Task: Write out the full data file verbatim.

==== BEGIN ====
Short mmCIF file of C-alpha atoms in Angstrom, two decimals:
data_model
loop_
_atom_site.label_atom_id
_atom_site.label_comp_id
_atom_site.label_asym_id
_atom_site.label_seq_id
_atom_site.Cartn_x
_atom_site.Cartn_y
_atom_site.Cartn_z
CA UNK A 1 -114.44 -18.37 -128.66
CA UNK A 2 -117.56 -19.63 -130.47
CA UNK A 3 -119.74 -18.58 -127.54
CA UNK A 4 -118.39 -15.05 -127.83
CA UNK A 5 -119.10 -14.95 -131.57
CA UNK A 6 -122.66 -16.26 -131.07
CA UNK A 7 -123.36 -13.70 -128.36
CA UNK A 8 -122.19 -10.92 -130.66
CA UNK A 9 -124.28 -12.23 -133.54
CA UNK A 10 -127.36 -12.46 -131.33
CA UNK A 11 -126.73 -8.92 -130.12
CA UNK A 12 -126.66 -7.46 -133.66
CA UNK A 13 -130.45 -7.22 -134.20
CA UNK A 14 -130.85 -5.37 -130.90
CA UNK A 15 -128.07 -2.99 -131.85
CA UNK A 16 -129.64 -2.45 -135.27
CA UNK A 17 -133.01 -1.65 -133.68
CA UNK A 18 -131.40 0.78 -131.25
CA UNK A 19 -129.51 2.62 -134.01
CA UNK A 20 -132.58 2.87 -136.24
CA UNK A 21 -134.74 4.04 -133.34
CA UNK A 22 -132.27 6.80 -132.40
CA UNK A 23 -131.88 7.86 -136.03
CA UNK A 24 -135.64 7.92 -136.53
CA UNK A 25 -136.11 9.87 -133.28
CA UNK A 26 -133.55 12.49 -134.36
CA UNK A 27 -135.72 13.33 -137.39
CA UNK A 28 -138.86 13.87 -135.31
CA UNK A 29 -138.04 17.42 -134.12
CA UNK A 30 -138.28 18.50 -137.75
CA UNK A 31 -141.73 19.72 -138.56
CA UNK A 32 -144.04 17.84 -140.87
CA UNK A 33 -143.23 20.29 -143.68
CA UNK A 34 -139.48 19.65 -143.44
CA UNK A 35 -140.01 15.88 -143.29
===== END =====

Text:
Short mmCIF file of C-alpha atoms in Angstrom, two decimals:
data_model
loop_
_atom_site.label_atom_id
_atom_site.label_comp_id
_atom_site.label_asym_id
_atom_site.label_seq_id
_atom_site.Cartn_x
_atom_site.Cartn_y
_atom_site.Cartn_z
CA UNK A 1 -114.44 -18.37 -128.66
CA UNK A 2 -117.56 -19.63 -130.47
CA UNK A 3 -119.74 -18.58 -127.54
CA UNK A 4 -118.39 -15.05 -127.83
CA UNK A 5 -119.10 -14.95 -131.57
CA UNK A 6 -122.66 -16.26 -131.07
CA UNK A 7 -123.36 -13.70 -128.36
CA UNK A 8 -122.19 -10.92 -130.66
CA UNK A 9 -124.28 -12.23 -133.54
CA UNK A 10 -127.36 -12.46 -131.33
CA UNK A 11 -126.73 -8.92 -130.12
CA UNK A 12 -126.66 -7.46 -133.66
CA UNK A 13 -130.45 -7.22 -134.20
CA UNK A 14 -130.85 -5.37 -130.90
CA UNK A 15 -128.07 -2.99 -131.85
CA UNK A 16 -129.64 -2.45 -135.27
CA UNK A 17 -133.01 -1.65 -133.68
CA UNK A 18 -131.40 0.78 -131.25
CA UNK A 19 -129.51 2.62 -134.01
CA UNK A 20 -132.58 2.87 -136.24
CA UNK A 21 -134.74 4.04 -133.34
CA UNK A 22 -132.27 6.80 -132.40
CA UNK A 23 -131.88 7.86 -136.03
CA UNK A 24 -135.64 7.92 -136.53
CA UNK A 25 -136.11 9.87 -133.28
CA UNK A 26 -133.55 12.49 -134.36
CA UNK A 27 -135.72 13.33 -137.39
CA UNK A 28 -138.86 13.87 -135.31
CA UNK A 29 -138.04 17.42 -134.12
CA UNK A 30 -138.28 18.50 -137.75
CA UNK A 31 -141.73 19.72 -138.56
CA UNK A 32 -144.04 17.84 -140.87
CA UNK A 33 -143.23 20.29 -143.68
CA UNK A 34 -139.48 19.65 -143.44
CA UNK A 35 -140.01 15.88 -143.29